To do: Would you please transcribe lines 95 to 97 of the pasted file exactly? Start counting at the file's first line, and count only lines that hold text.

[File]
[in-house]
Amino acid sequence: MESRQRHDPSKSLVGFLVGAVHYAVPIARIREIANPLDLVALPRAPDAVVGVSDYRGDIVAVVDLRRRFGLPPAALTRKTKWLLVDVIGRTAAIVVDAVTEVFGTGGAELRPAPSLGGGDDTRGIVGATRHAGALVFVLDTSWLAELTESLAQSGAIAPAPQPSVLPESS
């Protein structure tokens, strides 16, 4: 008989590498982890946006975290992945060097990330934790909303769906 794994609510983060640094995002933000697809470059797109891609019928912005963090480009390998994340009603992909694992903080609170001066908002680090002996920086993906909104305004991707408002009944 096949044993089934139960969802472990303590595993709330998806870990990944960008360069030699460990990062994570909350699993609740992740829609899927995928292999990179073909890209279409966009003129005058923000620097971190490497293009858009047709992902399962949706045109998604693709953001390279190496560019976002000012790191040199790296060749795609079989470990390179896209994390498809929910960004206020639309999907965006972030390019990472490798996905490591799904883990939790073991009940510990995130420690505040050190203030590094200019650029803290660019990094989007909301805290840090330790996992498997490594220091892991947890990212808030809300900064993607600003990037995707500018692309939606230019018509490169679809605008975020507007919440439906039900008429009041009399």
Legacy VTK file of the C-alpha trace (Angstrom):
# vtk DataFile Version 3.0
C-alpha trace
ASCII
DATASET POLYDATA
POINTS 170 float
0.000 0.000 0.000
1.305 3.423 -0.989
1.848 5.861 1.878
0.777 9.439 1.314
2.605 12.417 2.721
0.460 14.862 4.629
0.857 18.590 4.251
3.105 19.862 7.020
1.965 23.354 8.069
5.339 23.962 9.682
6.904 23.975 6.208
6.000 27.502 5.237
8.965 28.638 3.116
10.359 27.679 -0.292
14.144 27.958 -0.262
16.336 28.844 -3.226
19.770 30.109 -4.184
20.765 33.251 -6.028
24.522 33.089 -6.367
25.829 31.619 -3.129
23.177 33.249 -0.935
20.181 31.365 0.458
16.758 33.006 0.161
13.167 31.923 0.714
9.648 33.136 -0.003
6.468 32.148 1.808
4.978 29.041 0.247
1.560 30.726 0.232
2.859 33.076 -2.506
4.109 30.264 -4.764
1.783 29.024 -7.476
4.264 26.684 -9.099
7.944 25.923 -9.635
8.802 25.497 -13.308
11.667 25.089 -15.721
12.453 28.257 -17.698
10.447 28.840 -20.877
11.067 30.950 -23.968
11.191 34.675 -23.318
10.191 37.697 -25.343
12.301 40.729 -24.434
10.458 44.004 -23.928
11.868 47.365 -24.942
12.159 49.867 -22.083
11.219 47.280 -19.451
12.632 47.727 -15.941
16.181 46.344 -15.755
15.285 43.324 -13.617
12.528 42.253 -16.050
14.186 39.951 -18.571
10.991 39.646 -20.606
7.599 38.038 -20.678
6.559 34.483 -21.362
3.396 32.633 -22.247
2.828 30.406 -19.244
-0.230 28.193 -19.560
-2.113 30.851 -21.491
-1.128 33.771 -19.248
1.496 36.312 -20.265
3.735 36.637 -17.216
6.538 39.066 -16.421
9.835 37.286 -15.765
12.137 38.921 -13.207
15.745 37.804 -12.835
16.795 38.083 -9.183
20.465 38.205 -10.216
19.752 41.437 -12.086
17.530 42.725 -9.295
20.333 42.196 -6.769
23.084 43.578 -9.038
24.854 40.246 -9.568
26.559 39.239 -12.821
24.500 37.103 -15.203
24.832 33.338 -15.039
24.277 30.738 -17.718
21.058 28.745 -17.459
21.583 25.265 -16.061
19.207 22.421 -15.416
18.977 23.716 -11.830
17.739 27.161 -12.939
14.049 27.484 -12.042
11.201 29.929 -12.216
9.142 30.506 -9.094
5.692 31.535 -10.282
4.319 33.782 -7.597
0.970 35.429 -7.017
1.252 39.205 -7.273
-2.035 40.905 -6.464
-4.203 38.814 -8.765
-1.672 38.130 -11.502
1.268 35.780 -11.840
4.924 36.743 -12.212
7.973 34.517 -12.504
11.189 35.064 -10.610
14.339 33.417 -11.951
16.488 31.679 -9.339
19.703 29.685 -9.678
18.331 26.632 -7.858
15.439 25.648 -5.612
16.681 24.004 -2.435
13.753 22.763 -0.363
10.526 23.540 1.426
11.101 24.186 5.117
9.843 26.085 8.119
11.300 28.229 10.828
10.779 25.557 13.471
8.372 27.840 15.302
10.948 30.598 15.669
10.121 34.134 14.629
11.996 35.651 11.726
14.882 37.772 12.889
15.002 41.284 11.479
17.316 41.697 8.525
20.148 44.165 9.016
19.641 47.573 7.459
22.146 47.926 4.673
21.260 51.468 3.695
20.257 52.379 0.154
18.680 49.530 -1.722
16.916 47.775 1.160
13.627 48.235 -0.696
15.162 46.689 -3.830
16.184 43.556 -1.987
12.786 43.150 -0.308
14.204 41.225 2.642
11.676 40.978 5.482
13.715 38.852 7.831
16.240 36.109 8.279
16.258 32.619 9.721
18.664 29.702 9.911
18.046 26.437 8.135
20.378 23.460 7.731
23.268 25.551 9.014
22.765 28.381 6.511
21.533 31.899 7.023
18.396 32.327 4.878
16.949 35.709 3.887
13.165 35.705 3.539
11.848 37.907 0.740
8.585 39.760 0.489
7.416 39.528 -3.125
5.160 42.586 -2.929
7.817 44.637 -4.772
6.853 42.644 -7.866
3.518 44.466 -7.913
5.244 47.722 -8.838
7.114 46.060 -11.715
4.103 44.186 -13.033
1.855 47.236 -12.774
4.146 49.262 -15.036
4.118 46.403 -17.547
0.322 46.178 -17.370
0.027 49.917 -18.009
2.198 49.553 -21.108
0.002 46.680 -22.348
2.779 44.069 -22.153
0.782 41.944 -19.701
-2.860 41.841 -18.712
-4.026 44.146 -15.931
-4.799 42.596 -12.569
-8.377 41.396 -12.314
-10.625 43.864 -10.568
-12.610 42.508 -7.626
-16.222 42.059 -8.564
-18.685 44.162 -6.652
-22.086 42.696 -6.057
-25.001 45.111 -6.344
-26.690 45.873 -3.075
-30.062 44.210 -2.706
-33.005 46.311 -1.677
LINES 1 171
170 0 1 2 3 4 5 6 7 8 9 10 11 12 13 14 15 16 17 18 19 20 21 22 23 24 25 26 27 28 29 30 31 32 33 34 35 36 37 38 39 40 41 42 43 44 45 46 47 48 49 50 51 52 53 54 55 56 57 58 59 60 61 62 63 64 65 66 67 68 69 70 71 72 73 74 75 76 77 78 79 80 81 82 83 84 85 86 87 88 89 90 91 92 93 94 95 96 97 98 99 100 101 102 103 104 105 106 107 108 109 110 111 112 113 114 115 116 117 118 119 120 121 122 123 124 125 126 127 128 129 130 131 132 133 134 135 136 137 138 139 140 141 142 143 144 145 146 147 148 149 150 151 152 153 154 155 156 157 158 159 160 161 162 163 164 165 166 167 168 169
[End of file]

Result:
0.970 35.429 -7.017
1.252 39.205 -7.273
-2.035 40.905 -6.464